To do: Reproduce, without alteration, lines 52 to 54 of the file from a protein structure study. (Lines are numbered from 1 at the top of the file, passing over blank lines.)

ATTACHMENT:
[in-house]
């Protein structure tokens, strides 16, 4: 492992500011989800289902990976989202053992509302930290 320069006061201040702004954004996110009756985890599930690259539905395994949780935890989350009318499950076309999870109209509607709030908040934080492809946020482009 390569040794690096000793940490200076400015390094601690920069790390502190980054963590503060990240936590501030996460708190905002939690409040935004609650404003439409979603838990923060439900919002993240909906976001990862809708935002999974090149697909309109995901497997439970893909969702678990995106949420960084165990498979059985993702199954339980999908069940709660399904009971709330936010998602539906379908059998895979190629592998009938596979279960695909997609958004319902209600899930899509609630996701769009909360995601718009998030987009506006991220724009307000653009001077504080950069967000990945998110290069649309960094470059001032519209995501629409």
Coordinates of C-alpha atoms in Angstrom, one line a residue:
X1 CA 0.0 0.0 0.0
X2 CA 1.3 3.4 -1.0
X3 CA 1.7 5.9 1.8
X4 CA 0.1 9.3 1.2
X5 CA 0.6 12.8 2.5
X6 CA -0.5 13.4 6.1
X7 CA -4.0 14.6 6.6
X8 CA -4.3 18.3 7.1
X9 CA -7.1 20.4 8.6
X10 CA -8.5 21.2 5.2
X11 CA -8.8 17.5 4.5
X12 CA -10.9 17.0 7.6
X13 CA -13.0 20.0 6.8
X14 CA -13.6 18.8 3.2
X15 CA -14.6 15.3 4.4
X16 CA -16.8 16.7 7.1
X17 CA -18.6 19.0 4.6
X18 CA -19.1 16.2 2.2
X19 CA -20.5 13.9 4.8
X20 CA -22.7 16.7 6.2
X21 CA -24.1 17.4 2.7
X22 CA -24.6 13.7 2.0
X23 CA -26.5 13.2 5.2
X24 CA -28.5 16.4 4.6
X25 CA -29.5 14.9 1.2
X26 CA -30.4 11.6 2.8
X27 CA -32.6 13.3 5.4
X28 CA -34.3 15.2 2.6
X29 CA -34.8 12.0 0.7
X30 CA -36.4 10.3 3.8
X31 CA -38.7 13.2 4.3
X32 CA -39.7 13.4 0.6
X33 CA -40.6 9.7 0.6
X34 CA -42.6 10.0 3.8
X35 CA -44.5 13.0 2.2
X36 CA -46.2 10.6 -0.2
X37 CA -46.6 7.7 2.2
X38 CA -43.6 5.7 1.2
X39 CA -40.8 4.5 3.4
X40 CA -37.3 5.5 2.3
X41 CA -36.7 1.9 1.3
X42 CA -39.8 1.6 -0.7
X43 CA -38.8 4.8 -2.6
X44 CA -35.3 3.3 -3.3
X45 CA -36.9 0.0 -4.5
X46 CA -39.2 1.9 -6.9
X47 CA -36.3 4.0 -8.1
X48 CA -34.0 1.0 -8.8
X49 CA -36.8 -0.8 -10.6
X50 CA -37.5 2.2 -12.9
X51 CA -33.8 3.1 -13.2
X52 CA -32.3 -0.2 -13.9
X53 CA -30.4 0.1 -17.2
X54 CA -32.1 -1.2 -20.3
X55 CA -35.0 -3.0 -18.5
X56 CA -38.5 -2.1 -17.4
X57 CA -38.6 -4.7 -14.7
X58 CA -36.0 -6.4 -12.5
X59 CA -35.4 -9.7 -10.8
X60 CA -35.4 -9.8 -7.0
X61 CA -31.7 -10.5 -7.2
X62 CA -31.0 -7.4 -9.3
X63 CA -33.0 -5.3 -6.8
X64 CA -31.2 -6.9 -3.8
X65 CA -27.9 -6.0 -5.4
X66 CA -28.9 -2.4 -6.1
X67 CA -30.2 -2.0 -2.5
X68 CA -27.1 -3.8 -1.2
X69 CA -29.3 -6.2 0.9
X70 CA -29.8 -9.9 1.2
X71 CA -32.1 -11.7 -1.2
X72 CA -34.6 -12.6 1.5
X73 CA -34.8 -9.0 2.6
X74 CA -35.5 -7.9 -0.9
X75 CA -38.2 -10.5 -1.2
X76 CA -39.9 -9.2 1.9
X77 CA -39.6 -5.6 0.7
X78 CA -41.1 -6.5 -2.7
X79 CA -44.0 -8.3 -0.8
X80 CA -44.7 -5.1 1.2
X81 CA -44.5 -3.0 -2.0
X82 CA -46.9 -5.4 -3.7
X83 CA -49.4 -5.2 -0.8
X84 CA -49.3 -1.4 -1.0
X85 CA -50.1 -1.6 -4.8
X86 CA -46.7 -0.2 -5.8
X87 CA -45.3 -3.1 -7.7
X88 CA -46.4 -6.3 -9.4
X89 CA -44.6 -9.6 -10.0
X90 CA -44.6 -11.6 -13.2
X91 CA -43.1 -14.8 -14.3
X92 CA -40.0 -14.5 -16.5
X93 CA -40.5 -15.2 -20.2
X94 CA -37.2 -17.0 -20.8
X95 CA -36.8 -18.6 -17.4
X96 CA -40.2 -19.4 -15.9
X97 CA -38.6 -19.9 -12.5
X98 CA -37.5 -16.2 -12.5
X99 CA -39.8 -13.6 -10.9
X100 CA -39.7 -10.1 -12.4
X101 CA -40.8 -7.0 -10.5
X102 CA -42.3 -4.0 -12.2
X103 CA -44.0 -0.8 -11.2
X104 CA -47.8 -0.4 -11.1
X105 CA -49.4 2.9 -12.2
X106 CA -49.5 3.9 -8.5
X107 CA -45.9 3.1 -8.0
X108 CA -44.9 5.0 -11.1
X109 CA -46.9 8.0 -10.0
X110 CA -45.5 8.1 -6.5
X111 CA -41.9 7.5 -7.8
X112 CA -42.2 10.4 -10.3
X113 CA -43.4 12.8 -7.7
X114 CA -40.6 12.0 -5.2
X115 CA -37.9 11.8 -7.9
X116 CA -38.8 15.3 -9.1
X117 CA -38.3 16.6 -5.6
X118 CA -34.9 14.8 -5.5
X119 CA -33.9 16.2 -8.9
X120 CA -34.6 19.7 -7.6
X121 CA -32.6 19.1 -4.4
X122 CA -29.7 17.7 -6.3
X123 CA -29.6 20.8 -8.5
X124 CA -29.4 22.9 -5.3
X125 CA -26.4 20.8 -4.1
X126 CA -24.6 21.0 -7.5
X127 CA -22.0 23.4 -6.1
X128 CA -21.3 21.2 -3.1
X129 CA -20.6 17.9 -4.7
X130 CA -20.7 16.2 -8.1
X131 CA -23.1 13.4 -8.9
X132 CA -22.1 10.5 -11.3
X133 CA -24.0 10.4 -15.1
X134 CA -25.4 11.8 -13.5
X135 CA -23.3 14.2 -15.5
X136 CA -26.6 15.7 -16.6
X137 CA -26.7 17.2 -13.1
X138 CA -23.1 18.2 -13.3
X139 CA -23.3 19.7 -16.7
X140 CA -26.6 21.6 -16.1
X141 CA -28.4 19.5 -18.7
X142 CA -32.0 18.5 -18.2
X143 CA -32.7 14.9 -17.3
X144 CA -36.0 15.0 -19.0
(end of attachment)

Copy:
X49 CA -36.8 -0.8 -10.6
X50 CA -37.5 2.2 -12.9
X51 CA -33.8 3.1 -13.2